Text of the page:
The trucks were designed to make voting a more fun, festive experience.
Things Americans love: Food trucks. Things Americans hate: Voting poll lines. This mindset was what drove one government problem solver in Idaho to develop a convenient new voting system in order to appeal to those who are turned off by lengthy lines.
Phil McGrane, the chief deputy clerk of Idaho's most populous area, was seeking an enticing way to get voters to cast early ballots for the presidential election when he was inspired by the design of ever-popular food trucks.
According to ABC News, McGrane designed a number of colorful mobile polling stations, each patriotically painted and bearing a cartoon Uncle Sam to encourage the county's citizens to earn their "I voted" sticker. They cost around $50,000 each, a creative investment in democratic participation.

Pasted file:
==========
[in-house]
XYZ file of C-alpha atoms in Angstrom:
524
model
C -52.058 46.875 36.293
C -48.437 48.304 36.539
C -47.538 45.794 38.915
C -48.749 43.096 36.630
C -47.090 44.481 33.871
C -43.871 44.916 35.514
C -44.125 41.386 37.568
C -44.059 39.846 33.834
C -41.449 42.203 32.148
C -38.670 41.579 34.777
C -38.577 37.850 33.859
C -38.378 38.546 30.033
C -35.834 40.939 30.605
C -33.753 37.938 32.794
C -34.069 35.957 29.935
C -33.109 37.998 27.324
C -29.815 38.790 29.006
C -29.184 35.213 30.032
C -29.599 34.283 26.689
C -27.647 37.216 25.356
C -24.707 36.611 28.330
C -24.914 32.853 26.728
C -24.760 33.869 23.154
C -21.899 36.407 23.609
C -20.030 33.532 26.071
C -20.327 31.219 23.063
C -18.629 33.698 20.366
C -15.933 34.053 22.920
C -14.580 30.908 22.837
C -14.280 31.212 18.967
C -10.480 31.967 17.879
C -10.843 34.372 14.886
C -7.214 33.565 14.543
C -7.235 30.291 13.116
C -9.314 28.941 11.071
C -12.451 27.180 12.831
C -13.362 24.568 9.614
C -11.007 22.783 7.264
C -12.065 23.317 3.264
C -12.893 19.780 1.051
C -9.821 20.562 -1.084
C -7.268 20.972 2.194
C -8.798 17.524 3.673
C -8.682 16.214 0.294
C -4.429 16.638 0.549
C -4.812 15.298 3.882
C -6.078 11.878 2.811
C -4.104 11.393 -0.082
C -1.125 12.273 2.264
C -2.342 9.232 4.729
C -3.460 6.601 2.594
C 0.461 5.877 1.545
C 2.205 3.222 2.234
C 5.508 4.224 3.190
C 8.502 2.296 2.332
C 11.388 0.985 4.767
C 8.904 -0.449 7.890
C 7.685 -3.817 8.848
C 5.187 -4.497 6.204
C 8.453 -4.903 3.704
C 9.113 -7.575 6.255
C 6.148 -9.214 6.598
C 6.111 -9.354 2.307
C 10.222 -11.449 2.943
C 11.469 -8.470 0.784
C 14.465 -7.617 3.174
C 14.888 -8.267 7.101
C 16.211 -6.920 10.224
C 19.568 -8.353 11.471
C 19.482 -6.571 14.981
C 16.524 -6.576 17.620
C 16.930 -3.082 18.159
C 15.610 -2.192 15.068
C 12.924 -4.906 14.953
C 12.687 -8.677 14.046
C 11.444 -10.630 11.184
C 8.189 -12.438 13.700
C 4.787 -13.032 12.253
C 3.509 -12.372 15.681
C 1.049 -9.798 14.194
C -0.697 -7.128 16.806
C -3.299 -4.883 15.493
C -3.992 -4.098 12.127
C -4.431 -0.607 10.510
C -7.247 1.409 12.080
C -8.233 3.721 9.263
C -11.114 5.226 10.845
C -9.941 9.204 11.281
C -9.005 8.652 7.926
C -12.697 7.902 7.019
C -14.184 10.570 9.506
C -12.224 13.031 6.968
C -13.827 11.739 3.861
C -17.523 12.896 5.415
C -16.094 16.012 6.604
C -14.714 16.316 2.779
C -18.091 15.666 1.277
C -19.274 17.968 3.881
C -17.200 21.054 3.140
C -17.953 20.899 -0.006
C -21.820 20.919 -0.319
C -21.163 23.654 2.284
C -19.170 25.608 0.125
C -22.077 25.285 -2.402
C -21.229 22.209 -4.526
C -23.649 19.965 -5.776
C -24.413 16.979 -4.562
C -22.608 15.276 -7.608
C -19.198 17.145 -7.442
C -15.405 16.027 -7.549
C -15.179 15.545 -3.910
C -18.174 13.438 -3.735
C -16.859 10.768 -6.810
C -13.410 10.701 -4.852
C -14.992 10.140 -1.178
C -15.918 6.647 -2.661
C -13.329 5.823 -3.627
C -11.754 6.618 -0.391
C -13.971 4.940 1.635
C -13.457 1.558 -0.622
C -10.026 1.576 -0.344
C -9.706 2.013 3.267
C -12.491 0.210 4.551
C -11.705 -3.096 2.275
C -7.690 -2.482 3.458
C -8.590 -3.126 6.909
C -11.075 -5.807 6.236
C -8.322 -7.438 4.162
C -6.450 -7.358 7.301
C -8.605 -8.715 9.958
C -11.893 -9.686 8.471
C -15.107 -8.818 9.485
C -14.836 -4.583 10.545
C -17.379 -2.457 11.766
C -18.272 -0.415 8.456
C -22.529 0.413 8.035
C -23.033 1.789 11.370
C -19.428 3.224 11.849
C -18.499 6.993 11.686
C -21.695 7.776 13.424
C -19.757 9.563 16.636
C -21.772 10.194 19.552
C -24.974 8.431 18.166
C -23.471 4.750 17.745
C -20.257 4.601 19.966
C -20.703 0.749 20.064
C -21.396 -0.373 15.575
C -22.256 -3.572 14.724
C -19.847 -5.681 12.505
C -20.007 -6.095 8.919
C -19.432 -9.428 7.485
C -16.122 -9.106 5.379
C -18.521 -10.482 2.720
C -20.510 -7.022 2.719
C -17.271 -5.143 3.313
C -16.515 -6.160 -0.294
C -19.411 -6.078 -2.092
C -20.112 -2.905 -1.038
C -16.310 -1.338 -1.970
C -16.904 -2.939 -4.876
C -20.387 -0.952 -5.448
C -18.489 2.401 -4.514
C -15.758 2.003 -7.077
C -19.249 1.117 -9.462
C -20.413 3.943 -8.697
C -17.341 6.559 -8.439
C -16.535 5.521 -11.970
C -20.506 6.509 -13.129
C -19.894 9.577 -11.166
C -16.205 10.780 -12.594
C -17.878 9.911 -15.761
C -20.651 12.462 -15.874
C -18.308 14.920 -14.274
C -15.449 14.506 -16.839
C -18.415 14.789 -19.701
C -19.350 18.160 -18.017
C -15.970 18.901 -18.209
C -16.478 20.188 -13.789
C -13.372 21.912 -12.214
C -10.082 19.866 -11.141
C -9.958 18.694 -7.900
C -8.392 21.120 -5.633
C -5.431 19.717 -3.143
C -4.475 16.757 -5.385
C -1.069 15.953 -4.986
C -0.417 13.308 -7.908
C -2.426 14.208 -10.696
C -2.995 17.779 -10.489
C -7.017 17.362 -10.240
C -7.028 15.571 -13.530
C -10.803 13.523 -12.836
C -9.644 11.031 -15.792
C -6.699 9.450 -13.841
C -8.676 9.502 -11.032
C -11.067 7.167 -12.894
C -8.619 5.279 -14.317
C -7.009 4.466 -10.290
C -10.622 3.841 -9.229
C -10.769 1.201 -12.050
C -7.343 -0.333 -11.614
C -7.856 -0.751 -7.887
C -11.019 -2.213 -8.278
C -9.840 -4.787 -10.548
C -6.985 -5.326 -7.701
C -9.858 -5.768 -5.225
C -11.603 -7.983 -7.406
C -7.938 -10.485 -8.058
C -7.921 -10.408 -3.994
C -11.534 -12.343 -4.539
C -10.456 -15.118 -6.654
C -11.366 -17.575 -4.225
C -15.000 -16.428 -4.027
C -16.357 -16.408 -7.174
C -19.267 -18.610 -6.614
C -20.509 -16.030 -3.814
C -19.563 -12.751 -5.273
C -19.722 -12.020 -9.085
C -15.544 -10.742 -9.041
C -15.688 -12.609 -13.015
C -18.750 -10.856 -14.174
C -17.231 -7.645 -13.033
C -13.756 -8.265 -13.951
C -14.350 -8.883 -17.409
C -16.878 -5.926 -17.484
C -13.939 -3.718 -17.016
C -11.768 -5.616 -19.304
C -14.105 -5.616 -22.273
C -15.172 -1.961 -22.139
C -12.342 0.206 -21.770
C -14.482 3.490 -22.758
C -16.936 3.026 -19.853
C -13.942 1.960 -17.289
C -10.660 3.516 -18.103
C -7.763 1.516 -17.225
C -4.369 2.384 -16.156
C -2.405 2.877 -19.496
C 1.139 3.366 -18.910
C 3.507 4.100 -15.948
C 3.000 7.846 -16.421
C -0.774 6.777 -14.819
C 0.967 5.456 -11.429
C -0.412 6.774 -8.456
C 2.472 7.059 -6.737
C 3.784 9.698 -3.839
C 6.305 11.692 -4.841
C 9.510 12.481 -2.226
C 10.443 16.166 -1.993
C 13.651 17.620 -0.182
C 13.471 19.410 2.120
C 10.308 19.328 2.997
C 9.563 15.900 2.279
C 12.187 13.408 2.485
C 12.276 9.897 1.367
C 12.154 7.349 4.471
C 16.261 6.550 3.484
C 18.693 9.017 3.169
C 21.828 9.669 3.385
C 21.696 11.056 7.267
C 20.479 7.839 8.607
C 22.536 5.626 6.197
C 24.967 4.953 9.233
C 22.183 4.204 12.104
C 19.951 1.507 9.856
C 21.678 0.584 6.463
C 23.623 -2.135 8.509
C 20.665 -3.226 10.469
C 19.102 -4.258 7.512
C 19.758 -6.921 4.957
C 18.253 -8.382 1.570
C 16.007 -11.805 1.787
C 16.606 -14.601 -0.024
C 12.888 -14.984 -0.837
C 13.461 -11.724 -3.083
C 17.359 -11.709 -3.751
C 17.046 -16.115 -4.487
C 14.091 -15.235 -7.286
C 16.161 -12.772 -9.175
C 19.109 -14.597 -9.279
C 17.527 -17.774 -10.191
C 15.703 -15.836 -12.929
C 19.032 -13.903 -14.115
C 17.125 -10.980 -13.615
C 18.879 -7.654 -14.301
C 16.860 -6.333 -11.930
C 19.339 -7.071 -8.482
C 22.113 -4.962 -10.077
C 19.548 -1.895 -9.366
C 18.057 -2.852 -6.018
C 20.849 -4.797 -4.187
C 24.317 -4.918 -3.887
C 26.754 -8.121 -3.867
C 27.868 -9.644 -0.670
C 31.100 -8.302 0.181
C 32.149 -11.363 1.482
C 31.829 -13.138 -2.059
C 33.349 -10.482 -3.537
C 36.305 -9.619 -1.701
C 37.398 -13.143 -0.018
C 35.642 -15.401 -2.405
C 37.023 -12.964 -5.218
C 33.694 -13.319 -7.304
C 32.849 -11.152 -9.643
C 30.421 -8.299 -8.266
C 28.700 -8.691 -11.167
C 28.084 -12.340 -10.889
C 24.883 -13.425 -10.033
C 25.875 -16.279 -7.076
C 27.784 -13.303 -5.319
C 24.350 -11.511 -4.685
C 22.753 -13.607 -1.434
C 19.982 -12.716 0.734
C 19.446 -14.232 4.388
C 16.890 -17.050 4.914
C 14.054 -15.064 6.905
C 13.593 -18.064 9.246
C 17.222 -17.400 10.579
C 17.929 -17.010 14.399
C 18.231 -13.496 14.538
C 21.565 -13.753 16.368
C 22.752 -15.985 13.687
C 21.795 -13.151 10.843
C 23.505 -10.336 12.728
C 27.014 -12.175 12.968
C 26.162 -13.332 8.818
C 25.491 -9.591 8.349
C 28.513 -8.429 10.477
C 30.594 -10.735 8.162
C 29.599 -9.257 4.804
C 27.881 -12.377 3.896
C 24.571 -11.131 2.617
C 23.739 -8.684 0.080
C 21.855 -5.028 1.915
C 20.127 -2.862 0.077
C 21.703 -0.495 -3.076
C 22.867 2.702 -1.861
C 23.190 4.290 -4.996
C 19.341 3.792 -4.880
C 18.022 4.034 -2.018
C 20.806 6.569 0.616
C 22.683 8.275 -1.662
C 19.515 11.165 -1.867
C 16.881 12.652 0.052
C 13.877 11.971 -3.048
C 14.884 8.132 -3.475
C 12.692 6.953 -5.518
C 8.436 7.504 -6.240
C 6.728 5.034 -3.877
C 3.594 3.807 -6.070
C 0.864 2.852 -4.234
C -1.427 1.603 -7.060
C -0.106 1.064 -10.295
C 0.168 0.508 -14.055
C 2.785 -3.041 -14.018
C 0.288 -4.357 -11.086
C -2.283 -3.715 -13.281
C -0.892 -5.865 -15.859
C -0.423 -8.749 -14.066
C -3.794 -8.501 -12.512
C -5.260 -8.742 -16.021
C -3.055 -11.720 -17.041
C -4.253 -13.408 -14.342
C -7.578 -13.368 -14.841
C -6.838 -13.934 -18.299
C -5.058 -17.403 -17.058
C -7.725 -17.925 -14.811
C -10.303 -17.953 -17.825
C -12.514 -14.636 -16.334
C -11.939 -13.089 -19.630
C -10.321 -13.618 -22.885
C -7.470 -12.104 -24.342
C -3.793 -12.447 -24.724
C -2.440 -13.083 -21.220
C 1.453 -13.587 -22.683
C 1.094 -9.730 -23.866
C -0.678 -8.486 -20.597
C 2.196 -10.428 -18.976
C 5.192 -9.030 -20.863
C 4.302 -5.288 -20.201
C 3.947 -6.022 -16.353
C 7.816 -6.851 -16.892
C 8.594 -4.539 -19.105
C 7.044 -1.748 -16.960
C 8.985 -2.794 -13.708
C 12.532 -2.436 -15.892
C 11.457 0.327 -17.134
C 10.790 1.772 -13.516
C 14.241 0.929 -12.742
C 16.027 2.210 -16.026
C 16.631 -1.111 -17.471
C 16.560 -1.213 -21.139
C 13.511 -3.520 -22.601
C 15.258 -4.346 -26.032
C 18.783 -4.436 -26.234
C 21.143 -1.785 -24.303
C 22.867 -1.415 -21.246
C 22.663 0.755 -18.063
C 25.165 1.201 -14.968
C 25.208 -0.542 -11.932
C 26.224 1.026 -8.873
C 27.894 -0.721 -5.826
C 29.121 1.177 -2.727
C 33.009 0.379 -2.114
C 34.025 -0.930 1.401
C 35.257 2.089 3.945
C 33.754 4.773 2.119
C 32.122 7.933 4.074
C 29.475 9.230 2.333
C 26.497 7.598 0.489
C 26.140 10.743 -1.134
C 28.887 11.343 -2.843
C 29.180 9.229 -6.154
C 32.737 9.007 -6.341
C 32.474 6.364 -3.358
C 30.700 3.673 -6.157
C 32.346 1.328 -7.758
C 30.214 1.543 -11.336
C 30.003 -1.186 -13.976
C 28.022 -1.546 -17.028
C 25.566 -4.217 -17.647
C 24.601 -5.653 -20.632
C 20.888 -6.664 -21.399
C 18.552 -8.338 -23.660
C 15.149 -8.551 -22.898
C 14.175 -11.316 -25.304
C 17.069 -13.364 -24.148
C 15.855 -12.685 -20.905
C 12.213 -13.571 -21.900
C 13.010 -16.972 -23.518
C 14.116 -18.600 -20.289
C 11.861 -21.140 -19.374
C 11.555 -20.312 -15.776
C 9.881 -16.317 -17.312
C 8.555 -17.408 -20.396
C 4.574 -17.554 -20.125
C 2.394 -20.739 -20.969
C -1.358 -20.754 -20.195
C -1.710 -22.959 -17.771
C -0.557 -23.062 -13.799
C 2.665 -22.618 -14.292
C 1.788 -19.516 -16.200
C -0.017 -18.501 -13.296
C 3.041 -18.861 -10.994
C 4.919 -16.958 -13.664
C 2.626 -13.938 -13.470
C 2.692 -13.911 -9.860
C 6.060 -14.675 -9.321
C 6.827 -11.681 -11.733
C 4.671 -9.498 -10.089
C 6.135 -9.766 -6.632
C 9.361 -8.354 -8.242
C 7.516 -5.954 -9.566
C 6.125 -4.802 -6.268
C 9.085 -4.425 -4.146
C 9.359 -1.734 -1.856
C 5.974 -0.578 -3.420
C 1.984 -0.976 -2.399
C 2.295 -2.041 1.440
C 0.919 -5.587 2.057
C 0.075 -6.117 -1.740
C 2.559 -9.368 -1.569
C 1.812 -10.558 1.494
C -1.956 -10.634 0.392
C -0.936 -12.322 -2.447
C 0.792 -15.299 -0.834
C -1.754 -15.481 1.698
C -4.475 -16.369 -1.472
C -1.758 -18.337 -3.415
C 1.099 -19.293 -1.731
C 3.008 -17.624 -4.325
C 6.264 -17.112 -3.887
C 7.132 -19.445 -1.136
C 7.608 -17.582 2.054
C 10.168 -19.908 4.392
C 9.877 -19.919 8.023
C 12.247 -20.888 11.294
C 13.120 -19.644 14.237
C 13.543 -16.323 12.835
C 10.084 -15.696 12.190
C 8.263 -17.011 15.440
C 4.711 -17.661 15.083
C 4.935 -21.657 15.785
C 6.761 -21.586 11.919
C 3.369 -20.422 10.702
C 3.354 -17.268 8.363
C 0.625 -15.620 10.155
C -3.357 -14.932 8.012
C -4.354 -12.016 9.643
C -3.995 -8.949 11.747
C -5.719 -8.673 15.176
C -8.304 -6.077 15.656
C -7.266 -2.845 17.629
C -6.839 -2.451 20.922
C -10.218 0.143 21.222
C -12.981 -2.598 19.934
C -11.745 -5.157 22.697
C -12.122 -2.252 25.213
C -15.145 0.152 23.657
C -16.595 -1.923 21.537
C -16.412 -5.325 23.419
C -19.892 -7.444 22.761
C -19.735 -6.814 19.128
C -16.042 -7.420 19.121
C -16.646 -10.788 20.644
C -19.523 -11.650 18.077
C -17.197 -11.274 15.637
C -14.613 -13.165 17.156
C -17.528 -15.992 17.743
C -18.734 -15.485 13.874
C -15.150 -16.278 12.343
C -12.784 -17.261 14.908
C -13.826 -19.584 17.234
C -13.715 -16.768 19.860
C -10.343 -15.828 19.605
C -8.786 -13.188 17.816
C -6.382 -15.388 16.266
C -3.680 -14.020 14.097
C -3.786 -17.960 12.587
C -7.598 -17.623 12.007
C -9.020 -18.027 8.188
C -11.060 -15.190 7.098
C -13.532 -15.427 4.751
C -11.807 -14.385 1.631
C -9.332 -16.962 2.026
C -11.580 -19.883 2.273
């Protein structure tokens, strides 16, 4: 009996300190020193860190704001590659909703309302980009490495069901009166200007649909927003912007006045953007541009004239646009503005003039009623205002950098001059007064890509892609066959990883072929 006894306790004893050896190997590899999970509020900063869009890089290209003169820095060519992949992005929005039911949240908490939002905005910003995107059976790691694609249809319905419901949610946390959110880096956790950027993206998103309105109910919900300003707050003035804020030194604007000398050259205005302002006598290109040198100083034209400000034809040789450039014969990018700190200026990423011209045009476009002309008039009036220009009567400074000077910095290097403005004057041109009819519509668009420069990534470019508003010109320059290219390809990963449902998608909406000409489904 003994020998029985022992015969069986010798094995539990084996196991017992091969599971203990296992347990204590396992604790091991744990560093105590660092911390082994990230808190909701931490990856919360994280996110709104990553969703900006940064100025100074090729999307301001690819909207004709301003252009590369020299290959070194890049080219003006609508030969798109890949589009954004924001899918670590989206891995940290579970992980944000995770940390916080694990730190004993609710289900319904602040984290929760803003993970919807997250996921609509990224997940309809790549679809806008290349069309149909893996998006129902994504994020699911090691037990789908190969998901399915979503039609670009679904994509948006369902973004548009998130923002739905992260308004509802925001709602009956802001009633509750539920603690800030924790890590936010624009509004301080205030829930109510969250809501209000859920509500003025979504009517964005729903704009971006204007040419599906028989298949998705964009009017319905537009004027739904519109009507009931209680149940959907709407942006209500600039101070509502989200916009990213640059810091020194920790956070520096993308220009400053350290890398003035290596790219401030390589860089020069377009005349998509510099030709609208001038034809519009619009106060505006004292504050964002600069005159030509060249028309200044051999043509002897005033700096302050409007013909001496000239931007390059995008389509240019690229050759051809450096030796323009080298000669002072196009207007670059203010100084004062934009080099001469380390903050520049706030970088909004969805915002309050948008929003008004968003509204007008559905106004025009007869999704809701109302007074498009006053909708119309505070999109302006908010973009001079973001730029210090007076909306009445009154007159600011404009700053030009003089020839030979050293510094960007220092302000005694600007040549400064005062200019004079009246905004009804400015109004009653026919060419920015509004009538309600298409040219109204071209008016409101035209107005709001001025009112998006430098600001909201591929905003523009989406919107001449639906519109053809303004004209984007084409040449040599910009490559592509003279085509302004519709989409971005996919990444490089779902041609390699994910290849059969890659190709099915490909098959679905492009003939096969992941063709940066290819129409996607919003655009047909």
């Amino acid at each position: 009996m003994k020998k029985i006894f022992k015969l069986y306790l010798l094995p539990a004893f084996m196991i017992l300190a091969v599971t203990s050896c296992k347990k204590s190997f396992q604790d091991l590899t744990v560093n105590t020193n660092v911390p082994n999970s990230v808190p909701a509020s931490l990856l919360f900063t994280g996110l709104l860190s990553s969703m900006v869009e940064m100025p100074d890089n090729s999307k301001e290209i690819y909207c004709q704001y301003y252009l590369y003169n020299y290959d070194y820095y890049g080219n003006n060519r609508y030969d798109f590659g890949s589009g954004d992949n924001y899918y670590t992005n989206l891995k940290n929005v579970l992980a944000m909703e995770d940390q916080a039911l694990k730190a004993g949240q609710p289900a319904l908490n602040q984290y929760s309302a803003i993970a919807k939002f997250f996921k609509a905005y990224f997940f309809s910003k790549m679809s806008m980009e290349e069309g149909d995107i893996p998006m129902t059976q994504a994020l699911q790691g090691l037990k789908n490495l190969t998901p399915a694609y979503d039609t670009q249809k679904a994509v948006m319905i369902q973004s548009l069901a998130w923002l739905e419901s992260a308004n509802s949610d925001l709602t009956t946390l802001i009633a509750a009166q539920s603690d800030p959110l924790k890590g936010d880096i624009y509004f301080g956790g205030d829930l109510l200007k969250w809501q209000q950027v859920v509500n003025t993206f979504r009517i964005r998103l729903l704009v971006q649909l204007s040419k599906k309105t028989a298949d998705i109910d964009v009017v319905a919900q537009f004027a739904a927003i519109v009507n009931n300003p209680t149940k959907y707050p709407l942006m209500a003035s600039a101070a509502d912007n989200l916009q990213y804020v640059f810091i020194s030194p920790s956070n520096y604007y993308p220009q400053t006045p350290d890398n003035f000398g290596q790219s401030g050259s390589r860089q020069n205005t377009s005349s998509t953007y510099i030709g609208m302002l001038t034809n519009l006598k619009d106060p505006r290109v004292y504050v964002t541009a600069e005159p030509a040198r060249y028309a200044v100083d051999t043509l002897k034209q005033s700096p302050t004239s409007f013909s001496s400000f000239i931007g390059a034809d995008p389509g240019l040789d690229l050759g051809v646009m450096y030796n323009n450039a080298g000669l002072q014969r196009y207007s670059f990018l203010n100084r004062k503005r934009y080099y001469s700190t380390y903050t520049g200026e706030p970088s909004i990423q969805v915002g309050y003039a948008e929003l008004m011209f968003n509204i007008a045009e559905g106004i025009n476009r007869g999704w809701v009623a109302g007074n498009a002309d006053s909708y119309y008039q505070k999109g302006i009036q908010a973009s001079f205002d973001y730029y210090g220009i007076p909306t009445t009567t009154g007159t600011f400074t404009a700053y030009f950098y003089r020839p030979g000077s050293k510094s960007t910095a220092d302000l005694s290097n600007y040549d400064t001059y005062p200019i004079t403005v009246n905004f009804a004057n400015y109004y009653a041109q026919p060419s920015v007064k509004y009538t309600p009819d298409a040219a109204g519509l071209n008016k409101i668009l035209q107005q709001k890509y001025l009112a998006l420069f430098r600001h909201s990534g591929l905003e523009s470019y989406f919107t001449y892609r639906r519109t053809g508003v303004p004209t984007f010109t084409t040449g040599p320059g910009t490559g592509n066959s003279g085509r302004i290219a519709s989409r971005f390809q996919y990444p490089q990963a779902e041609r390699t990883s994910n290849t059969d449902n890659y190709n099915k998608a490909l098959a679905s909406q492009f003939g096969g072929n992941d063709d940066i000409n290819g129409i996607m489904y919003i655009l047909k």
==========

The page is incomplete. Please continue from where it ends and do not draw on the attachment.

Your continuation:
Each trailer will be hauled to various towns around Ada County for three weeks beginning in October, allowing voters in those areas to cast their ballots in their own backyard, rather than seeking out their specific precinct, which can sometimes be located towns away.
Come election day, the trailers will be used as backup precincts.
Leo Morales, the executive director of Idaho's American Civil Liberties Union, applauds Ada County's efforts to shake up the voting process. "We typically hear of efforts making it harder for people to vote," says Morales. "So the fact that this county is making it more accessible is commendable."
According to the National Conference of State Legislatures, Idaho is one of 37 states that offers early voting, and McGrane hopes that by making punching the ballot a fun and fast process, more and more Idahoans will cast their votes well ahead of November 8.